Sexual Orientation, Gender Orientation: Hypothesis

Teresa Binstock binstoct at essex.UCHSC.edu
Sat Jul 20 13:36:19 EST 1996


Late in 1995 and early in 1996 I presented to various 
internet newsgroups and listservers an Immunological Hypothesis of 
Sexual and Gender Orientations (S/O and G/O).

				* * *

Recently, a conference in Germany offered presentations from numerous 
researchers documenting the role of MHC-related processes in 
inter-organism perceptions and behaviors. Many of the presentations 
concerned human phenomena. The findings presented in the abstracts are 
profoundly consistent with my immuno hypothesis of sexual and gender 
orientations. The abstracts and cites are viewable on-line:

International Symposium on MHC and Behavior was just held in Germany.
			 (mid July 1996)

http://www.psychologie.uni-kiel.de/htmls/bekanntm/vw96home.htm
http://www.psychologie.uni-kiel.de/htmls/bekanntm/
 "   "   "    "     "      "        "        "   /abstract


Anyone wishing to have an e-mail version of my copyrighted Immunological 
Hypothesis of Sexual and Gender Orientations may so request. Also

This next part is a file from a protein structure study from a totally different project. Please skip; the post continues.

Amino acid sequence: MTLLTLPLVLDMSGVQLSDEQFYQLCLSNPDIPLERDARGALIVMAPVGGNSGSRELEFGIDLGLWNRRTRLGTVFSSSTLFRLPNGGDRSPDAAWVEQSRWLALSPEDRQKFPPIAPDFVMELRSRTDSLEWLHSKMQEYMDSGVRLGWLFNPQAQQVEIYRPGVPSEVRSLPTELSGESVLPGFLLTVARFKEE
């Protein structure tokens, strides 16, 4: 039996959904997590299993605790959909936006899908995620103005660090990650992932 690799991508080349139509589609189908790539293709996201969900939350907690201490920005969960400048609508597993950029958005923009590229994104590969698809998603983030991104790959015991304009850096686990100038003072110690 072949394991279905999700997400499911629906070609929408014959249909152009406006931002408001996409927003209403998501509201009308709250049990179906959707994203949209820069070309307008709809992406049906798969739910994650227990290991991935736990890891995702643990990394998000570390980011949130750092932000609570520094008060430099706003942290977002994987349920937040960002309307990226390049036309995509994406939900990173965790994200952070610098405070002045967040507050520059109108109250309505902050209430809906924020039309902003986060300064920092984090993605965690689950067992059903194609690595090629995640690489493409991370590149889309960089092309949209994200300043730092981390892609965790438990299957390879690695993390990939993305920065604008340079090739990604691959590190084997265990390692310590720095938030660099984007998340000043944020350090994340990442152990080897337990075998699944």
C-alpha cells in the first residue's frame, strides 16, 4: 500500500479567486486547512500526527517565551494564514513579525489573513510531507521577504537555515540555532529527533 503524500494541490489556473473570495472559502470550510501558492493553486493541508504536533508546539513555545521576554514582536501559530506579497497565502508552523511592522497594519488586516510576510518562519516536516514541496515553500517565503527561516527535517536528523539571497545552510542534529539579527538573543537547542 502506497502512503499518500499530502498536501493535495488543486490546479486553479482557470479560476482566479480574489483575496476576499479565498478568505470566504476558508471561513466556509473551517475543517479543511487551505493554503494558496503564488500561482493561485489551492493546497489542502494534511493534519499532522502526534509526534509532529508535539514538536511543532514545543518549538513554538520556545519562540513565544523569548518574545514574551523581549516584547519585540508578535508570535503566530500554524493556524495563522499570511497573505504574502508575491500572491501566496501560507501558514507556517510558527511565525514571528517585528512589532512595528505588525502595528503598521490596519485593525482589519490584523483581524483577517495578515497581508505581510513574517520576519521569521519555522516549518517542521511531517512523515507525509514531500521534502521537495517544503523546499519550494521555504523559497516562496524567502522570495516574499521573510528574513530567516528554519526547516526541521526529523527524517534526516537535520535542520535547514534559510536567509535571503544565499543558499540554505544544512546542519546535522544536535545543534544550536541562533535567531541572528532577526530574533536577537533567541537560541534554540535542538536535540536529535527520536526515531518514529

available from earlier this year are several mini-essays elaborating 
upon certain aspects of physiological processes central to my 
immunological hypothesis of sexual and gender orientations. 


Teresa C. Binstock, Researcher
Developmental & Behavioral Neuroanatomy
Denver CO USA
			Teresa.Binstock at uchsc.edu

				* * *

PS: ERRATUM: In an early draft of my hypothesis, I presented yeast 
Saccharomyces cerevisiae molecules STE2 and STE3 as occurring in humans. 
Such molecules have not been identified in humans, although certain 
research groups are now using the STE2 and STE3 labels for other 
molecules in humans. If you have or encounter an early draft containing 
STE2 and STE3, have a good laugh...



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